A BENDIGO patient threatened a pregnant paramedic and her partner with a knife after they tried to transport her to hospital, a court has heard.
The 33-year-old woman charged with the assault appeared in the Bendigo Magistrates' Court on Wednesday.
She pleaded guilty to two counts of assaulting an ambulance officer and one count of threatening to inflict serious injury.
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Several Ambulance Victoria members were present in court to support the two paramedics.
The court heard about 11pm on September 20, 2019, the woman was drinking alcohol at home with her partner when she attempted self-harm.
Her partner contacted 000 and two Bendigo paramedics arrived at the property just before midnight.
The paramedics assessed the woman while she was on her kitchen floor. They tried to transport her to hospital, but she refused several times.
The woman then stood up and collected a knife from the kitchen bench. She turned to the paramedics with the knife, raising it up and waving it at them.
The court heard the paramedics were terrified and ran from the house to their ambulance, where they locked the vehicle and pressed the duress button.
The woman came out of the house after them and made slashing motions in the air before her partner restrained her.
Police arrived at the property about 12.20am and saw the paramedics in the ambulance and the woman pacing up and down the footpath. She was no longer holding a knife.
The police officers and the woman's partner restrained the 33-year-old while the paramedics again treated her.
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The woman was sedated so she could be brought to hospital. She later told police she remembered grabbing the knife, but that she was using it in self-defence and that she didn't want to hurt the paramedics.
The court heard she wrote and sent a letter of apology to the two paramedics.
The paramedics, who are in a relationship together, read out victim impact statements to the court on Wednesday.
The female paramedic, who was 30 weeks pregnant at the time of the assault, told the court the incident was the "most traumatic experience" of her life.
"I struggle to sleep with the memories of that night," she said. "I could not believe that someone we had tried to help would want to harm us.
"I feel an overwhelming sense of panic about what would have happened if her knife had made contact."
The male paramedic told the court he felt "sheer terror" for not only his own life that night, but the lives of his partner and unborn child.
"She showed no consideration for our wellbeing or safety," he said. "I still have the passion for my job, although that passion is tainted."
Defence lawyer Alex McLennan told the court his client was genuinely remorseful and accepted responsibility for her actions.
Mr McLennan said the woman had serious mental health issues and was dependent on alcohol at the time of the offending.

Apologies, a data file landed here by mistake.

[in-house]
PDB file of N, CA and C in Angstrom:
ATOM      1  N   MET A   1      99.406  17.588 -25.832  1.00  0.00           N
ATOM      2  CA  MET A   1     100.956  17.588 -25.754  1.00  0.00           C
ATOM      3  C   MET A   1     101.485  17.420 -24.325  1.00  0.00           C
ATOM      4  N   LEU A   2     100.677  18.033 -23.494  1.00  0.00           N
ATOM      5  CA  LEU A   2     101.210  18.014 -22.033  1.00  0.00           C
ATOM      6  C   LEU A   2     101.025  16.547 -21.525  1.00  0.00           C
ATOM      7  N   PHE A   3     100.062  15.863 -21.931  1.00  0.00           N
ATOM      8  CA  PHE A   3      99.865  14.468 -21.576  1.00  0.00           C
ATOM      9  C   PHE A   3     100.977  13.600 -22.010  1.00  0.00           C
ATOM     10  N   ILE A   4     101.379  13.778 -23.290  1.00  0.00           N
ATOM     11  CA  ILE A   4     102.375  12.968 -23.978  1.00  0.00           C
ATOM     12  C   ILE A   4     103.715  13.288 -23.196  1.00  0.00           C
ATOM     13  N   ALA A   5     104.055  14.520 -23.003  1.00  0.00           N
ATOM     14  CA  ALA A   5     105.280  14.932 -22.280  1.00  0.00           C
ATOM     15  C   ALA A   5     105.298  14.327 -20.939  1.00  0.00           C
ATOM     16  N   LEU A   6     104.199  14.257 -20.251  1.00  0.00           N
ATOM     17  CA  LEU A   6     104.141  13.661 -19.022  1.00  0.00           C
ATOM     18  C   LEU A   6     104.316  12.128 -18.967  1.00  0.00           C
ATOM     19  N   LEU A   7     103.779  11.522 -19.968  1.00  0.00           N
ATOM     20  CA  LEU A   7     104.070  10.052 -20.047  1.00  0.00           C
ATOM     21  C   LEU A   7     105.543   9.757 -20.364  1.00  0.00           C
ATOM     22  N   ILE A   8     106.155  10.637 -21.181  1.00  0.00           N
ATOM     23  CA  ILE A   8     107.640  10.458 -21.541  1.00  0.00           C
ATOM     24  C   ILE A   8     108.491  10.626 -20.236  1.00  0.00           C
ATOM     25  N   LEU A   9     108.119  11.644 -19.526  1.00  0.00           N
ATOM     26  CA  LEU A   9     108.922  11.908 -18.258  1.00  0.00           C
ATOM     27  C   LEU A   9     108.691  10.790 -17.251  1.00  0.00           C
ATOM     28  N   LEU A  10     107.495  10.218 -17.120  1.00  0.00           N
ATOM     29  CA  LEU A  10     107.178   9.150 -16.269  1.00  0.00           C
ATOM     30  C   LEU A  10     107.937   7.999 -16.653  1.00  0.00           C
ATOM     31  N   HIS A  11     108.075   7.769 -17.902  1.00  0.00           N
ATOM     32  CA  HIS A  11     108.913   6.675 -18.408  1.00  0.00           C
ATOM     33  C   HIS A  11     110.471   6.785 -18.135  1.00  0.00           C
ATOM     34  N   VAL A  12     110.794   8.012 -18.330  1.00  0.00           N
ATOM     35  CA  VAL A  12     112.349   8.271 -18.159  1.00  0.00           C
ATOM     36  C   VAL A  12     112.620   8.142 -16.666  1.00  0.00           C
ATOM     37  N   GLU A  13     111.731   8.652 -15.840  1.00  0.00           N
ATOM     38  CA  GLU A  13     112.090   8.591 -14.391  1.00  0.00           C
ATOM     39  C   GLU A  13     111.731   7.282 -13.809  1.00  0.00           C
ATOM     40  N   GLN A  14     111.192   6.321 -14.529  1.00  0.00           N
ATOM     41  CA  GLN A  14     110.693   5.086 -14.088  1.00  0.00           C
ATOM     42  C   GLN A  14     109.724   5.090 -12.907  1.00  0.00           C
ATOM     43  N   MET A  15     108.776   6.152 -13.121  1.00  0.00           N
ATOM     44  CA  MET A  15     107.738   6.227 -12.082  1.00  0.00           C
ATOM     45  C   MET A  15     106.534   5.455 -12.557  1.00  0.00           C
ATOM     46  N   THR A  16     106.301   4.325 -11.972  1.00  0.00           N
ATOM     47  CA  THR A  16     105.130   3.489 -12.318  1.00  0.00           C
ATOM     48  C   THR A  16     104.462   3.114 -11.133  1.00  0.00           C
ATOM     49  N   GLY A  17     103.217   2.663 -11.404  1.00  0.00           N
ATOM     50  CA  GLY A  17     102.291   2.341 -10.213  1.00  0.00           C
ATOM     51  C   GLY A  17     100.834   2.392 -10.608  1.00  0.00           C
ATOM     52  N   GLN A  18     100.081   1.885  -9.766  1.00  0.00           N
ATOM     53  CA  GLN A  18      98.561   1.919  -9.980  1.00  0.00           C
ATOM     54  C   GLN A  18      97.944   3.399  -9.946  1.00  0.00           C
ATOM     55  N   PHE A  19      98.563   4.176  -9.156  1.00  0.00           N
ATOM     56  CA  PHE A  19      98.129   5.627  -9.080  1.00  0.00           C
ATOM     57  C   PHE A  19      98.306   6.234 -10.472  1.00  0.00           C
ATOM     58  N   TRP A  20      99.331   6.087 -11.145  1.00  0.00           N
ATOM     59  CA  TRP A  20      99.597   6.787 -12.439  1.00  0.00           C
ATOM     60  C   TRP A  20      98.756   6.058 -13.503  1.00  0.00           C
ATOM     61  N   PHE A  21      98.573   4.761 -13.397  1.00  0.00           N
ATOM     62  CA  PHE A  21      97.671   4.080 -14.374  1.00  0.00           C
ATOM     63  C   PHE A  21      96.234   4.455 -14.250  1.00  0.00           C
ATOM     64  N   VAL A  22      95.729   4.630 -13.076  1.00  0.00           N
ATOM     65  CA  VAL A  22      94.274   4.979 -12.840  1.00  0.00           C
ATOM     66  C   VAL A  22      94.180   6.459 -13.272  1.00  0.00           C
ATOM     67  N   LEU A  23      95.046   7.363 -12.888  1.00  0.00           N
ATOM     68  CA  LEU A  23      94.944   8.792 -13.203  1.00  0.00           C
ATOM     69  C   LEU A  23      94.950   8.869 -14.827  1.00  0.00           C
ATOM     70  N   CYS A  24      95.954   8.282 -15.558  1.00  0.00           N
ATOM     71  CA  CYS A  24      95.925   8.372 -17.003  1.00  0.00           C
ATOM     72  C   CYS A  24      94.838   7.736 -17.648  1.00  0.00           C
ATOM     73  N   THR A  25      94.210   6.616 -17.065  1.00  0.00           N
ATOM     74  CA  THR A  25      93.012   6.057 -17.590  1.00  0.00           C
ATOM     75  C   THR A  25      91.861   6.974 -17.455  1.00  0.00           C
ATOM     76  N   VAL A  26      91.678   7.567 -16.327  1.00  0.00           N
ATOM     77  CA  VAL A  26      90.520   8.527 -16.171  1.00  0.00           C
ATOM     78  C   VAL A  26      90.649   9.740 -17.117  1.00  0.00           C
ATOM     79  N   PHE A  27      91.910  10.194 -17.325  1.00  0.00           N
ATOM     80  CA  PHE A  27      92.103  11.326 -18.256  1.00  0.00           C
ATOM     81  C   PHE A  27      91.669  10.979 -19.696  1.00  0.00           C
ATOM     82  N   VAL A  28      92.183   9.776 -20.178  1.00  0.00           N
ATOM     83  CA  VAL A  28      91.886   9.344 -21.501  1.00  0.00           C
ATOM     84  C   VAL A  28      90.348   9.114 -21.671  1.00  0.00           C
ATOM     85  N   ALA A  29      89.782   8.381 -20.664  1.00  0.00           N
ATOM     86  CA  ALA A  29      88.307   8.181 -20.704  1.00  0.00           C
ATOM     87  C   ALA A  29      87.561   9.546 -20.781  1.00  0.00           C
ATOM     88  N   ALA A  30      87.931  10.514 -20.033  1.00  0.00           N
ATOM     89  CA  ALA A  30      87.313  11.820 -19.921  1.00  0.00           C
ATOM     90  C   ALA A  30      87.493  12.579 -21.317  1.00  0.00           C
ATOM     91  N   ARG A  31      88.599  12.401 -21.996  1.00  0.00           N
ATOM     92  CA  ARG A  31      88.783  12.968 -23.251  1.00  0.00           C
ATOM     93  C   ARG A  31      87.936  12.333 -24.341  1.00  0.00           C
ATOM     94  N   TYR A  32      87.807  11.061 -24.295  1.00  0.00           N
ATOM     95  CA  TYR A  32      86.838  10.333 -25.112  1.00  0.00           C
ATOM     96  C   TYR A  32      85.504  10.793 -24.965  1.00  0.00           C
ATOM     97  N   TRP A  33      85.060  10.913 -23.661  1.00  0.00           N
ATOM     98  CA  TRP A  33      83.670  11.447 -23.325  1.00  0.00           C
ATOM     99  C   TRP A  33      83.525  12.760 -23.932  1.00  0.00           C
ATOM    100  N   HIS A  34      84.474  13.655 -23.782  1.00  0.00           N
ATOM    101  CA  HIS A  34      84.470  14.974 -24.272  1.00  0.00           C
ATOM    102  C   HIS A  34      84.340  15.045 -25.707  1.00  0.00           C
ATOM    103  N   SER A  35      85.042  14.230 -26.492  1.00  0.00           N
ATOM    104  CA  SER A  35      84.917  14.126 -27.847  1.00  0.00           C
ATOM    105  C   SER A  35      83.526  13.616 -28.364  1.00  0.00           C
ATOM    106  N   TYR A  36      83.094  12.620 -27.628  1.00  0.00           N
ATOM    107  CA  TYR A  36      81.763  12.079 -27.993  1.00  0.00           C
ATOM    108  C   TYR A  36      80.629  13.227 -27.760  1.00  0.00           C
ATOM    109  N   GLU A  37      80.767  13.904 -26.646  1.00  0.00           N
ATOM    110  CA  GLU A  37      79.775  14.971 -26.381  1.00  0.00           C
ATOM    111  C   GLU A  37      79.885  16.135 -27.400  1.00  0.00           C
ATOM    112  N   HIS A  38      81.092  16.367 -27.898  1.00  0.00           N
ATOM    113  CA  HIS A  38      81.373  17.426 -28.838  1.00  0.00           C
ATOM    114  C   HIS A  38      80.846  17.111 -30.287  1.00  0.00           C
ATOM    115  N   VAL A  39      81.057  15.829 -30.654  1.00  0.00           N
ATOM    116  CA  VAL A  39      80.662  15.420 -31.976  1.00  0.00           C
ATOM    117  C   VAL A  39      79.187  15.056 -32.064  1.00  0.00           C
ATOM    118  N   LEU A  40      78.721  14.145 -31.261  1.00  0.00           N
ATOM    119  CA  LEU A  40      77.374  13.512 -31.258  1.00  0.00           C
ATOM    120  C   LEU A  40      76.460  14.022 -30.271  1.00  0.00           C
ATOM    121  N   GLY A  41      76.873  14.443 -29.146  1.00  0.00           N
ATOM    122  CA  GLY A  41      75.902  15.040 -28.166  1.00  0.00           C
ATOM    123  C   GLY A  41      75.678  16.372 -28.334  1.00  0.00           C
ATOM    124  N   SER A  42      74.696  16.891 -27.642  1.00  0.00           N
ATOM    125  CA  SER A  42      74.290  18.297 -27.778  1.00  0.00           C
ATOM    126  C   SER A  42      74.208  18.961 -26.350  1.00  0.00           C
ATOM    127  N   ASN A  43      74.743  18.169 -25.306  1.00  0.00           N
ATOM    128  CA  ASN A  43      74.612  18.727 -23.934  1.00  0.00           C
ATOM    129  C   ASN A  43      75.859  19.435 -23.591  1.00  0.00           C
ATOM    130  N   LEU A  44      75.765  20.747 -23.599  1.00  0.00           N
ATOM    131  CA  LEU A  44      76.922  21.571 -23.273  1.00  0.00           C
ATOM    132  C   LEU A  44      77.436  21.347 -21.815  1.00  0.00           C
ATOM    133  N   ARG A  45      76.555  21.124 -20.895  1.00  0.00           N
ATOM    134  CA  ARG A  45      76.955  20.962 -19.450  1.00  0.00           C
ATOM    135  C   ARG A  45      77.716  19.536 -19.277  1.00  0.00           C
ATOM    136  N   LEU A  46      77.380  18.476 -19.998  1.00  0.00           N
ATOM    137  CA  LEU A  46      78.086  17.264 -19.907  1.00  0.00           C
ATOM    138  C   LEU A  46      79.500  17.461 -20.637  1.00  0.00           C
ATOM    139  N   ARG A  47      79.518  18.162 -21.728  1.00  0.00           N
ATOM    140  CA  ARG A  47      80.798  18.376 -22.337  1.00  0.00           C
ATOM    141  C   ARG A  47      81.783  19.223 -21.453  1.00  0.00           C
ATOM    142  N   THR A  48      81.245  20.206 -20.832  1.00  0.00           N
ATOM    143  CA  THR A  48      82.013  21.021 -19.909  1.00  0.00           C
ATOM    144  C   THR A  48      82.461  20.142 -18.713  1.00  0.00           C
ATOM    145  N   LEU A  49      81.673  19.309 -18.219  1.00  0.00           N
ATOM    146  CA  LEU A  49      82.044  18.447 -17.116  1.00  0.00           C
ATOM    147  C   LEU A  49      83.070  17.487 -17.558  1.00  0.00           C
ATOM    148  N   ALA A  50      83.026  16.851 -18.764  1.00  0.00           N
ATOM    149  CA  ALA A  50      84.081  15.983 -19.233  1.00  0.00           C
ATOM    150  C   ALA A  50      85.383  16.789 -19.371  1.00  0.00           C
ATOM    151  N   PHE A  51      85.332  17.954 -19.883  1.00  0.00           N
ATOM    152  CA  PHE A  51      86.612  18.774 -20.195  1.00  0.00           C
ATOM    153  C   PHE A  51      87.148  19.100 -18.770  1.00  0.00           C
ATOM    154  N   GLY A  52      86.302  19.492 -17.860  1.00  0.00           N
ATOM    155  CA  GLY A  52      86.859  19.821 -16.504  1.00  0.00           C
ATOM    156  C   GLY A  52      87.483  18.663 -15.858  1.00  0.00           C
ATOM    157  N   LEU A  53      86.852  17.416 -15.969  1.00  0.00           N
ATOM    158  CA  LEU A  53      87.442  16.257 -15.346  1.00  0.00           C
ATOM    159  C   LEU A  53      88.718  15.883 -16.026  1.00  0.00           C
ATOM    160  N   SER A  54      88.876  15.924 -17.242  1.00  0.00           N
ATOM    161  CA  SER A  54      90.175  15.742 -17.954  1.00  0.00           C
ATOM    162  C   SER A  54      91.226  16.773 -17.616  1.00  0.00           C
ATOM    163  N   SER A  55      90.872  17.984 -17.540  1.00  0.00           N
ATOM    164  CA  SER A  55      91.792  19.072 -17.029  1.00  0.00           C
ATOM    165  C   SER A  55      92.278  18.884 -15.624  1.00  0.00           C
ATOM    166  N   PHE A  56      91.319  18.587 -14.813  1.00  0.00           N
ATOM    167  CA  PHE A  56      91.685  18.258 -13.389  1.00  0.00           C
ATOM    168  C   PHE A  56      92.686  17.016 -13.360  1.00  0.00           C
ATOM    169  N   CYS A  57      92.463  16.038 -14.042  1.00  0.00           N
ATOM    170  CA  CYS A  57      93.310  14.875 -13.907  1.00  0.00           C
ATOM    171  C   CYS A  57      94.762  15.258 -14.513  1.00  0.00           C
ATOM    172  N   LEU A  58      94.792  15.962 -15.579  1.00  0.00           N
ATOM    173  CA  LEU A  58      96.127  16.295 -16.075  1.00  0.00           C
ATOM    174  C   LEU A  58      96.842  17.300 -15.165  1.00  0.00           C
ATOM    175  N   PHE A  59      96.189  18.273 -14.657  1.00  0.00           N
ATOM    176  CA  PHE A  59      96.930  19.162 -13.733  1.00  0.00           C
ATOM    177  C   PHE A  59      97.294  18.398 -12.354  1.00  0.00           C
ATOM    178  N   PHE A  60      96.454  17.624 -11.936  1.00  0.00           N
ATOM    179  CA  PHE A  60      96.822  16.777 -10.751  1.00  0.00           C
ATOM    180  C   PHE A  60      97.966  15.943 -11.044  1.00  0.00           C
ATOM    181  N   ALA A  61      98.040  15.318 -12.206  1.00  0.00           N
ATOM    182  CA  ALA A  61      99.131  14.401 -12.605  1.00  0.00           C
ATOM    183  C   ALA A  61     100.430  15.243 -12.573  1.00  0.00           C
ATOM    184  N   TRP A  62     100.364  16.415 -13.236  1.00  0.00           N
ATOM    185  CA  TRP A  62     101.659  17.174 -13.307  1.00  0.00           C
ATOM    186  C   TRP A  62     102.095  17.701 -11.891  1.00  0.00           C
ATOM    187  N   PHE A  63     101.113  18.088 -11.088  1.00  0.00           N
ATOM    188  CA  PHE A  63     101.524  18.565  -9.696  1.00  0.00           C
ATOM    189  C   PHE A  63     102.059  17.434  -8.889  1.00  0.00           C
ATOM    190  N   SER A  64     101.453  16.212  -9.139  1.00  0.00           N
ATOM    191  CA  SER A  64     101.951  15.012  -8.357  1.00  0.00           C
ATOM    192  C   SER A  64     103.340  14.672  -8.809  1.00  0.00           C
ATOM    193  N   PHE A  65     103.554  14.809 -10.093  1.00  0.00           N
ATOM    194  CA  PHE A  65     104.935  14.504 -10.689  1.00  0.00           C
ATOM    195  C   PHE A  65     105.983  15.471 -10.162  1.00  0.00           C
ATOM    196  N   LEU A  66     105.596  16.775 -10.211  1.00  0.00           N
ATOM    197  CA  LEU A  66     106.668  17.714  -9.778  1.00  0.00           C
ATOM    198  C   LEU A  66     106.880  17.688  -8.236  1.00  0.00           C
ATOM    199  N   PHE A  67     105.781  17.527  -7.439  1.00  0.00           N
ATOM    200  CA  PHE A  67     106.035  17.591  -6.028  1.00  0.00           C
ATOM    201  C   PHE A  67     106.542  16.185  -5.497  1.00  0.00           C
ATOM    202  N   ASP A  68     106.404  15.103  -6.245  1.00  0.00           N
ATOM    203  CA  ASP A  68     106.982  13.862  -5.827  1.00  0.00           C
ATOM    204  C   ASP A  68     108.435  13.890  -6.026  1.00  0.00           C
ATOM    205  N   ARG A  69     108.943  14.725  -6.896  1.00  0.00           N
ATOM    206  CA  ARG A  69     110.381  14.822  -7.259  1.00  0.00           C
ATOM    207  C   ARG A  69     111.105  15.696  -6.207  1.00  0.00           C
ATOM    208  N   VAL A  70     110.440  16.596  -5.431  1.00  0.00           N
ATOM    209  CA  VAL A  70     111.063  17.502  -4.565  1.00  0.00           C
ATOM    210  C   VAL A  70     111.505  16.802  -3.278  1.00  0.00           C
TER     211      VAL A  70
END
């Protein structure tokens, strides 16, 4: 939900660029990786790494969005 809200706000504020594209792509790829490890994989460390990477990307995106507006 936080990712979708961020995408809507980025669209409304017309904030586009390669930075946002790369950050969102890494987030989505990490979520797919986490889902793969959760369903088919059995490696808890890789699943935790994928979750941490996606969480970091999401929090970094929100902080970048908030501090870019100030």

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He said she had a traumatic childhood and was sexually assaulted as a teen.
Mr McLennan said his client had no prior convictions and had been receiving treatment for her mental health and alcohol abuse.
He said given the woman's mental state, her moral culpability would be reduced and time in prison would be more difficult for her.
Mr McLennan submitted a community corrections order would be an appropriate sentence.
Prosecutor First Constable Matthew Hendry said police agreed a corrections order would be appropriate given the woman's significant mental health issues.
But First Constable Hendry said the court needed to send a message that it was not acceptable to assault front-line workers while they were trying to do their jobs.
Magistrate Patrick Southey indicated he would sentence the woman to a community corrections order.
Mr Southey said the woman's mental health, guilty plea, and no prior convictions were mitigating factors to the "terrible, serious offending".
"It's important for the community to hear loud and clear that ambulance officers can't be abused and assaulted," he said.
"But I'm satisfied you are genuinely remorseful. People like you are not good people to be made examples of."
The 33-year-old woman will return to court on Friday for sentencing.
Ambulance Victoria executive director of clinical operations Michael Stephenson was one of several paramedics present in court on Wednesday.
He said emergency service workers needed to be treated with respect.
"Both paramedics have been deeply affected and the concerns for them are ongoing," Mr Stephenson said.
"It is a serious offence and the court has acknowledged that today. So that's important.
"We would like society to understand that what's occurred is not acceptable.
"It's never acceptable to assault health care workers in their course of duty, nor is it acceptable to assault an emergency service worker in their course of duty.
"The law is very clear about that and the magistrate has made it very clear."
If you or someone you know needs support, contact Lifeline on 13 11 14 or Beyond Blue on 1300 22 4634.
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